“The Domestic Sphere Is the New Battleground”
The Spanish architect Andrés Jaque explains how architecture's role has changed in light of shifts in our political landscape.
Andrés Jaque of Office for Political Intervention
Courtesy Luis Diaz
This is the first in a series of short manifestos from participating architects at the Chicago Architecture Biennial (CAB). For more on CAB, see our interview with directors Sarah Herda and Joseph Grima.
Architecture for us is about making daily life political. Nowadays, politics is happening against the backdrop of ordinary life—in our kitchens, living rooms, and backyards. The domestic sphere is the new battleground. Whereas in the 1990s much of the architectural debate was focused on urbanization, geographical and spatial divisions such as cities, suburbs, and the countryside are not as well-defined today. Through personal and mobile technologies, we reconfigure our lives along constantly changing demarcations. The Mouride communities simultaneously live in New York and Touba, Senegal. The owners of New York’s priciest condo towers inhabit a constellation of residences around the world that are connected through their Instagram accounts.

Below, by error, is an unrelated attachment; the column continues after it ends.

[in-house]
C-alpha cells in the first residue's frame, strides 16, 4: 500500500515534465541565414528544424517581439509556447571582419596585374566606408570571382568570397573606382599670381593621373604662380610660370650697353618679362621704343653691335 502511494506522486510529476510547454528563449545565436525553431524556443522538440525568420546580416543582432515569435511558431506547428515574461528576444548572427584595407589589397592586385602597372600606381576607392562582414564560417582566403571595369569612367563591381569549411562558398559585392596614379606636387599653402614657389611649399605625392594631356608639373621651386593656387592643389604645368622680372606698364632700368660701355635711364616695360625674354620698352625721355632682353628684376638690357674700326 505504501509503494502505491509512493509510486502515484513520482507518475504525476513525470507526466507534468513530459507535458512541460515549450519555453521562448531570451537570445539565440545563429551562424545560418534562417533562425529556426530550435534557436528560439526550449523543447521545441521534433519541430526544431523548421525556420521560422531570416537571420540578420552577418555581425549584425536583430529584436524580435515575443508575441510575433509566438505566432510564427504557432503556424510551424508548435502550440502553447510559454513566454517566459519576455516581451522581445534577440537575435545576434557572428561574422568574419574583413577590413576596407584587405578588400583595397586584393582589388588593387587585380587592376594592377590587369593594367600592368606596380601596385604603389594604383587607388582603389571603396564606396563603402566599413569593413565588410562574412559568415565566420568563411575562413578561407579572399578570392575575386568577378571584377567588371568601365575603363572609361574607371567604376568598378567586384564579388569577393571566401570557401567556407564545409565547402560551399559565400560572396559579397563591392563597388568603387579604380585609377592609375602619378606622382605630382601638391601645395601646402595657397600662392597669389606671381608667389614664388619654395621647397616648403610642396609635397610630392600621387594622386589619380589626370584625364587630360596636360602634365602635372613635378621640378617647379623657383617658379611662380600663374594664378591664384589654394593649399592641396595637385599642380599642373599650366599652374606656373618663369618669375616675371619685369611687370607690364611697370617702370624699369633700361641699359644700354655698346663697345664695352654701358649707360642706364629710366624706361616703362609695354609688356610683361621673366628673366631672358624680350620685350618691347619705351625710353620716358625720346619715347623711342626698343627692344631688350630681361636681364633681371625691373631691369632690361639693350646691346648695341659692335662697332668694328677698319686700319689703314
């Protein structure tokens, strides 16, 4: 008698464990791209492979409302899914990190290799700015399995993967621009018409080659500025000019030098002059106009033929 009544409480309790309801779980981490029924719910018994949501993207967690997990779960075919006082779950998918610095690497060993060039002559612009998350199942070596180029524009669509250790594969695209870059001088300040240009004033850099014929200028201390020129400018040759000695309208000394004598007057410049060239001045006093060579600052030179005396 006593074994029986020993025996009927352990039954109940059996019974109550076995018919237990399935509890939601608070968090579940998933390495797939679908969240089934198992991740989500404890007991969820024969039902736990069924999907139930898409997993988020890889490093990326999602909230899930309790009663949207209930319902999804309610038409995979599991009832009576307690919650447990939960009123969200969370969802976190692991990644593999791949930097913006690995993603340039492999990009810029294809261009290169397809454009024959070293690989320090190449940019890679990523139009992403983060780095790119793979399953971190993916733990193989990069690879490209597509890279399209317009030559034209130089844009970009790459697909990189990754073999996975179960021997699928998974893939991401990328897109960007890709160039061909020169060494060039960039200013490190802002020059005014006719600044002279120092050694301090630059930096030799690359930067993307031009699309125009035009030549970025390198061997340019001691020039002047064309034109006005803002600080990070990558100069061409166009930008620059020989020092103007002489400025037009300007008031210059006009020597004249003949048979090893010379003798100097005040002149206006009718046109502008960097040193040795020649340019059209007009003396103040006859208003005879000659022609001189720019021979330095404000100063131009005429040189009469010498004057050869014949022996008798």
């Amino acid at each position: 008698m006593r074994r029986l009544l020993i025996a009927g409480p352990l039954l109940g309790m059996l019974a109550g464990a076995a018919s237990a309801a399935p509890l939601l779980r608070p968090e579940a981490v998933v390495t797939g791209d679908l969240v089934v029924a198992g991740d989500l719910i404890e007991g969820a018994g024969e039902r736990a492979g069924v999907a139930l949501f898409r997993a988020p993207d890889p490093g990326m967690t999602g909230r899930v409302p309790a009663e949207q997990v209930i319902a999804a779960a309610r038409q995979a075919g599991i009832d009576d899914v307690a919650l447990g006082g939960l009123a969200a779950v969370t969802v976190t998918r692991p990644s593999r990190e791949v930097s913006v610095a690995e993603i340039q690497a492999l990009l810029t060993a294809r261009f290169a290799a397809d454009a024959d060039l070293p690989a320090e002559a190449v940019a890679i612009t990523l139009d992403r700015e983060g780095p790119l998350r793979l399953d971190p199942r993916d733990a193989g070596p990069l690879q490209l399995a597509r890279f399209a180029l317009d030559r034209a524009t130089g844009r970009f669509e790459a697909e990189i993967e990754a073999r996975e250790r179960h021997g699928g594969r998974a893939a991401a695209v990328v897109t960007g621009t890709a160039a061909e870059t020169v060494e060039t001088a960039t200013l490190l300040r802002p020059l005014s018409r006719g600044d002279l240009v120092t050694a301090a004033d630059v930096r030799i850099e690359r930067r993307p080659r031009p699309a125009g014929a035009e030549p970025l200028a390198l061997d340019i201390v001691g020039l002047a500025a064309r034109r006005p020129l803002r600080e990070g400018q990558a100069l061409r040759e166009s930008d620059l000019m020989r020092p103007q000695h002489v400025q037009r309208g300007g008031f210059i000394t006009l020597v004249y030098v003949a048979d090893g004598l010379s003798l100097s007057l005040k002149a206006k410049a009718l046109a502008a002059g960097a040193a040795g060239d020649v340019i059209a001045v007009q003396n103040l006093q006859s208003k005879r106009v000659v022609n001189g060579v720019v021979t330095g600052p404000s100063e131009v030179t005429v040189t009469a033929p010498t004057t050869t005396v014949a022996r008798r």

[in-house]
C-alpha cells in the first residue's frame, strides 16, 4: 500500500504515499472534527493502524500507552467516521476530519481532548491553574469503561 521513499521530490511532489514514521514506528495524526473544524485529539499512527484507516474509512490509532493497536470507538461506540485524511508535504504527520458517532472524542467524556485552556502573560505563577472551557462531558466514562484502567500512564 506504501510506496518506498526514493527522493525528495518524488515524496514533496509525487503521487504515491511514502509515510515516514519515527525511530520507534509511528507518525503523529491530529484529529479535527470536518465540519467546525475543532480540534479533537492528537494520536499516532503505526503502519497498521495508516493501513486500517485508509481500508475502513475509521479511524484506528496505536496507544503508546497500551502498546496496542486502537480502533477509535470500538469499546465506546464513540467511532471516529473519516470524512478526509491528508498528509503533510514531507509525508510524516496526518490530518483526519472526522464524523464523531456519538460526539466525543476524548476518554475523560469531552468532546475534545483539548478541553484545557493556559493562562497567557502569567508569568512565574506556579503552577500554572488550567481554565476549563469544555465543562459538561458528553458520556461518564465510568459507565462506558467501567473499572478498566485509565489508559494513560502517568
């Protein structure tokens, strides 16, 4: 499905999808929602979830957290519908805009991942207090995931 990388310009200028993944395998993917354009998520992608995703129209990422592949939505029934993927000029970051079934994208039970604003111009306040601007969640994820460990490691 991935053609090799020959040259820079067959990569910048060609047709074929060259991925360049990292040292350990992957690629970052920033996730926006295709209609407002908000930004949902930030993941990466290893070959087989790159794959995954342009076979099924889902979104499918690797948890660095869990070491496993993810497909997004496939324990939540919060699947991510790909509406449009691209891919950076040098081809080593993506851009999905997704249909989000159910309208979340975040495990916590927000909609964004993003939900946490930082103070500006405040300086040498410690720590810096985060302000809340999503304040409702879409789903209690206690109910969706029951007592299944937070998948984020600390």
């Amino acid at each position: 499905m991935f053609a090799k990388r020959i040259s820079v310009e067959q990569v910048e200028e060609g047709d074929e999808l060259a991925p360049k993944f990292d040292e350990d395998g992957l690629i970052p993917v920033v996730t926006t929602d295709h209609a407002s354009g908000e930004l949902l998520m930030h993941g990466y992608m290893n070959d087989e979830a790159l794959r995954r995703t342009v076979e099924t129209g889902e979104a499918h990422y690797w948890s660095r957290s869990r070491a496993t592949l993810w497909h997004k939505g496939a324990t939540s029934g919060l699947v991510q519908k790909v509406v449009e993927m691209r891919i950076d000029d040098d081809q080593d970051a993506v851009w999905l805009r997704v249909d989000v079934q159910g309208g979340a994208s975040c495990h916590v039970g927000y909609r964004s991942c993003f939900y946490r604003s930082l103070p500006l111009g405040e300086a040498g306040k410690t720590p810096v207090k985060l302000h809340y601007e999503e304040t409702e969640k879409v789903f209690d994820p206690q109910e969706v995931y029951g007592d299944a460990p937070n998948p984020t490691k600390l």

Our work is interested in interrogating the design of daily life, so that it becomes more inclusive while still retaining difference. We do not seek to create mere objects but hubs in which the framework of society is rearticulated. With COSMO at MoMA PS1, we proposed to redefine the way New York relates to water. At the House in Never Never Land we tried to channel Ibiza’s hedonistic lifestyle into a force capable of promoting environmental empowerment.
Architecture can help prompt new ways to structure our interactions with others. It can change how we relate to natural resources, to toxicity, to gender constructions, to inequality, or to transnational differentials. We definitively want to see our office on this side of architecture.